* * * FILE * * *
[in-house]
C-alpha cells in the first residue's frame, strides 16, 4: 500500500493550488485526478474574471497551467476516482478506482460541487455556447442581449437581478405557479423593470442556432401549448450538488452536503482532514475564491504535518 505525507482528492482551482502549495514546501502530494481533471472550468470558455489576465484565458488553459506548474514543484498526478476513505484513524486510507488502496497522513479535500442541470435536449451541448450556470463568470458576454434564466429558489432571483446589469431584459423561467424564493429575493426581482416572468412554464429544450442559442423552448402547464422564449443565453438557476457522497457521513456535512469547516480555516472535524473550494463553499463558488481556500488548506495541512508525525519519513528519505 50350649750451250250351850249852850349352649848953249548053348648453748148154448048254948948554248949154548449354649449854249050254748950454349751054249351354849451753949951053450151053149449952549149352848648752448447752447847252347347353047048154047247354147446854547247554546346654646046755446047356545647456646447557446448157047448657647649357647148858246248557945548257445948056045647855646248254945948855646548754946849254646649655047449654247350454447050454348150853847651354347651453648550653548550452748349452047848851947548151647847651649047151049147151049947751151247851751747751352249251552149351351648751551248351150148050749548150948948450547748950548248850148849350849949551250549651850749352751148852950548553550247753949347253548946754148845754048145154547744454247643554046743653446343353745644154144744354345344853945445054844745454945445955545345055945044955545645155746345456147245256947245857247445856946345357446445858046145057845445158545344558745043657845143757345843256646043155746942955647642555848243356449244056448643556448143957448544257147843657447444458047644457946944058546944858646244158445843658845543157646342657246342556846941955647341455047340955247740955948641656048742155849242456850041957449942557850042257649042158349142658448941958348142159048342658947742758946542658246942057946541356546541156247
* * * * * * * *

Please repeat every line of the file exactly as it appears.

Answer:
[in-house]
C-alpha cells in the first residue's frame, strides 16, 4: 500500500493550488485526478474574471497551467476516482478506482460541487455556447442581449437581478405557479423593470442556432401549448450538488452536503482532514475564491504535518 505525507482528492482551482502549495514546501502530494481533471472550468470558455489576465484565458488553459506548474514543484498526478476513505484513524486510507488502496497522513479535500442541470435536449451541448450556470463568470458576454434564466429558489432571483446589469431584459423561467424564493429575493426581482416572468412554464429544450442559442423552448402547464422564449443565453438557476457522497457521513456535512469547516480555516472535524473550494463553499463558488481556500488548506495541512508525525519519513528519505 50350649750451250250351850249852850349352649848953249548053348648453748148154448048254948948554248949154548449354649449854249050254748950454349751054249351354849451753949951053450151053149449952549149352848648752448447752447847252347347353047048154047247354147446854547247554546346654646046755446047356545647456646447557446448157047448657647649357647148858246248557945548257445948056045647855646248254945948855646548754946849254646649655047449654247350454447050454348150853847651354347651453648550653548550452748349452047848851947548151647847651649047151049147151049947751151247851751747751352249251552149351351648751551248351150148050749548150948948450547748950548248850148849350849949551250549651850749352751148852950548553550247753949347253548946754148845754048145154547744454247643554046743653446343353745644154144744354345344853945445054844745454945445955545345055945044955545645155746345456147245256947245857247445856946345357446445858046145057845445158545344558745043657845143757345843256646043155746942955647642555848243356449244056448643556448143957448544257147843657447444458047644457946944058546944858646244158445843658845543157646342657246342556846941955647341455047340955247740955948641656048742155849242456850041957449942557850042257649042158349142658448941958348142159048342658947742758946542658246942057946541356546541156247